Mr. Kremenyuk says the Iran issue could still be a source of tension at the Bush-Putin summit, especially if the United States continues to urge Russia to halt its nuclear cooperation with Iran, amid fears that Tehran is using Russian expertise and material for a secret nuclear arms program.

"I do not think that Mr. Putin will go ahead and say 'OK, we shall sacrifice our relationship [with Iran] because you want it,' he said "No, that would be a mistake because it is very important for the Russian economy and for the Russian nuclear power industry and it should not be risked unnecessarily.

Officials in Moscow and Tehran say their joint project at the Bushehr nuclear plant is for civilian purposes only.

Mr. Kremenyuk says another global issue for the United States and Russia has been the U.S.-led war against terrorism. Russia was one of the first nations to sign on to the alliance, leading to a flourishing of U.S.-Russian relations two years ago. But the initial luster stemming from that partnership has worn off, as many Russians say their country is not getting any tangible benefits for its cooperation.

Other analysts, like Masha Lippmann, see deeper problems in the Russian-American relationship. She says the widely publicized warm personal relationship between Presidents Bush and Putin hides what she sees as serious disagreements on major issues and a lack of substantive cooperation.

"At the time of the previous summit, there was a lot of talk about whether or not the relationship will be repaired," he said. "Well, it has been repaired to the point where President Bush is clearly going to treat President Putin as a friend. However, like back then, there is no real substance. There is nothing new, no substance and no foundation for real partnership. The fact that President Bush will once again see President Putin's soul does not change this."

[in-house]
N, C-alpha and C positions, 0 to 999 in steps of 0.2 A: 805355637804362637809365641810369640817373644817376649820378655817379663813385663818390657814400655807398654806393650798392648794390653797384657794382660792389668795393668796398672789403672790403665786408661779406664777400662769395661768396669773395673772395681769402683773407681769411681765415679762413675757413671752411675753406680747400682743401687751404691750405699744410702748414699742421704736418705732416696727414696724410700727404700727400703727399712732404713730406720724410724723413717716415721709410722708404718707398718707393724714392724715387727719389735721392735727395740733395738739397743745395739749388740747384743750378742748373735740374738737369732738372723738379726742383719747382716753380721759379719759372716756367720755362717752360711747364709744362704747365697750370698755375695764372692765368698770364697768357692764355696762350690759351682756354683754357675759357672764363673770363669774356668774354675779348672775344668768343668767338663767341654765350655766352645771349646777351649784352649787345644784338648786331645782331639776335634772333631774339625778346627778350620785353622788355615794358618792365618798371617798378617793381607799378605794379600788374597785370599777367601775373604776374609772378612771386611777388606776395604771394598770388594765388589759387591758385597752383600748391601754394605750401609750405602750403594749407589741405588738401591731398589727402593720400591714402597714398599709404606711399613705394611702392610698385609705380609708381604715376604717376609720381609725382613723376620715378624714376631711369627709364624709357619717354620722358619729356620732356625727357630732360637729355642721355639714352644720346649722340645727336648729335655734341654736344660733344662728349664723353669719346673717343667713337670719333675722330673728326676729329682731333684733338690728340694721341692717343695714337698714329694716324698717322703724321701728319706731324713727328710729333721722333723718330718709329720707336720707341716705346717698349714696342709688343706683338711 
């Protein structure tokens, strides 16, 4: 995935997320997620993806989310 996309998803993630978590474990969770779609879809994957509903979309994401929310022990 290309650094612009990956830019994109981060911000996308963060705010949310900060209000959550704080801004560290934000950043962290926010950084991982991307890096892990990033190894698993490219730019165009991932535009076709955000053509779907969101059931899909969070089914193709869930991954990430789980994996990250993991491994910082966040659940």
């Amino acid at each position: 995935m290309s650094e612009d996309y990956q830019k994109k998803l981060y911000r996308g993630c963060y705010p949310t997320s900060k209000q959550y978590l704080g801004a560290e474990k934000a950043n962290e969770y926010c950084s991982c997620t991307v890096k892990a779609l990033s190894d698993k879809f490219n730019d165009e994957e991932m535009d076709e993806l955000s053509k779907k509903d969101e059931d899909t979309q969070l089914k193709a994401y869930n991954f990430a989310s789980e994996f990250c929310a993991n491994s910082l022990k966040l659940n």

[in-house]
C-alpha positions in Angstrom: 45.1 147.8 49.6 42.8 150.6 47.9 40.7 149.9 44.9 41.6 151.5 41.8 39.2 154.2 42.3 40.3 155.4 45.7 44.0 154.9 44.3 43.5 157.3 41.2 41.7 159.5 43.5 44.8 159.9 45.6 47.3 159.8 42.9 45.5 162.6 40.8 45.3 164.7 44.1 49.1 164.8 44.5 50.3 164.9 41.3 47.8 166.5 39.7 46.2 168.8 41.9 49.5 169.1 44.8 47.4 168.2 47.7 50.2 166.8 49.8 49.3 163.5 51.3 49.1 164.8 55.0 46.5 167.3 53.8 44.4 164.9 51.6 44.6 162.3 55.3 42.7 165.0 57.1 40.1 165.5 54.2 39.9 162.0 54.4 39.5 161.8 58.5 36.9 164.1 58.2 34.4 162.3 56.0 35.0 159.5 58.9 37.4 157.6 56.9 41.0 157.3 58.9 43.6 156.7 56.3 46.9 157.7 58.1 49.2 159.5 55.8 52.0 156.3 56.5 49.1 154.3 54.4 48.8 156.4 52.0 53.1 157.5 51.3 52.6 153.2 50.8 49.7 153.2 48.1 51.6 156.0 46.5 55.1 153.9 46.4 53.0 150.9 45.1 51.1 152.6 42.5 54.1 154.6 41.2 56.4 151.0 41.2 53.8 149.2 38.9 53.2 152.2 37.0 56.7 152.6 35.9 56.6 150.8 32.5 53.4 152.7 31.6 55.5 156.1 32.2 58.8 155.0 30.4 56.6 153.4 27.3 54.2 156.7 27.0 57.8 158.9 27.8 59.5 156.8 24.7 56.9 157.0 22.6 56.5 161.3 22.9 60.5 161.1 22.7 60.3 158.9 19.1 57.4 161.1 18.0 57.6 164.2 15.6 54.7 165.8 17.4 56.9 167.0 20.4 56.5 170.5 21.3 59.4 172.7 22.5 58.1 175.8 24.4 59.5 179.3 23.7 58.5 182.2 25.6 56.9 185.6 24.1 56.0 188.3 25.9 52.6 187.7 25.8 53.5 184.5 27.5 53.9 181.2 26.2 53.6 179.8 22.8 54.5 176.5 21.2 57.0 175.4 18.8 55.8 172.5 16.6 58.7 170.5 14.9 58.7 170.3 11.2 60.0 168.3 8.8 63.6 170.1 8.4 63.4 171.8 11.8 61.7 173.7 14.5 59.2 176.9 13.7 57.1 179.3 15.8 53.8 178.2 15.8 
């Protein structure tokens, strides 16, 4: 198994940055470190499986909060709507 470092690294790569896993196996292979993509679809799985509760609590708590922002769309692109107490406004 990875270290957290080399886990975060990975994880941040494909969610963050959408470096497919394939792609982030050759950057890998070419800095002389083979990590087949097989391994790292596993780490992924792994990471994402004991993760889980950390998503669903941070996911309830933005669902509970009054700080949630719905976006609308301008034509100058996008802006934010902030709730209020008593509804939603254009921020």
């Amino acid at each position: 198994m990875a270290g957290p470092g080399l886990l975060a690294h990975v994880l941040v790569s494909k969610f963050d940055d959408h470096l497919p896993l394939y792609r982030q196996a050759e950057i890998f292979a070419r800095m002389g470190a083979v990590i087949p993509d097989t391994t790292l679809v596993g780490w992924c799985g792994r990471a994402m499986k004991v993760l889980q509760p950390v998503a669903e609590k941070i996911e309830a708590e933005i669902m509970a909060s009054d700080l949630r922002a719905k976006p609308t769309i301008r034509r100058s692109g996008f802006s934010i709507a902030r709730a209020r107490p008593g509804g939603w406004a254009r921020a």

Ms. Lippmann refers to the fact that when the two leaders first met in June 2001, President Bush said he looked into the eyes of the Russian president and former KGB chief and saw his soul. Mr. Bush went on to say that Vladimir, as he called him, was his friend and was a man he thought the United States could work with and trust.

Ms. Lippmann says the U.S.-Russian relationship continues to be saved by practical reality. She says each side needs the other to further its goals. She notes that the United States needs Russia's help on terrorism, Iran and Iraq, and Russia needs U.S. help especially in its effort to be more integrated into the global economy.

She cites the energy sector as one area where there is mutually beneficial cooperation.

Russia and the United States held their second high-level energy meeting in St. Petersburg just before President Putin left for the United States. And Russian and U.S. officials say energy cooperation will be one of the principal subjects of their upcoming talks at Camp David.

President Putin's chief of staff says there are limited goals for this week's summit. In an interview with Russia's Interfax news agency, Sergei Prikhodko did not talk about bold new initiatives, but rather said the goal of the upcoming summit is to talk about fulfilling existing agreements, and to look for ways to expand cooperation.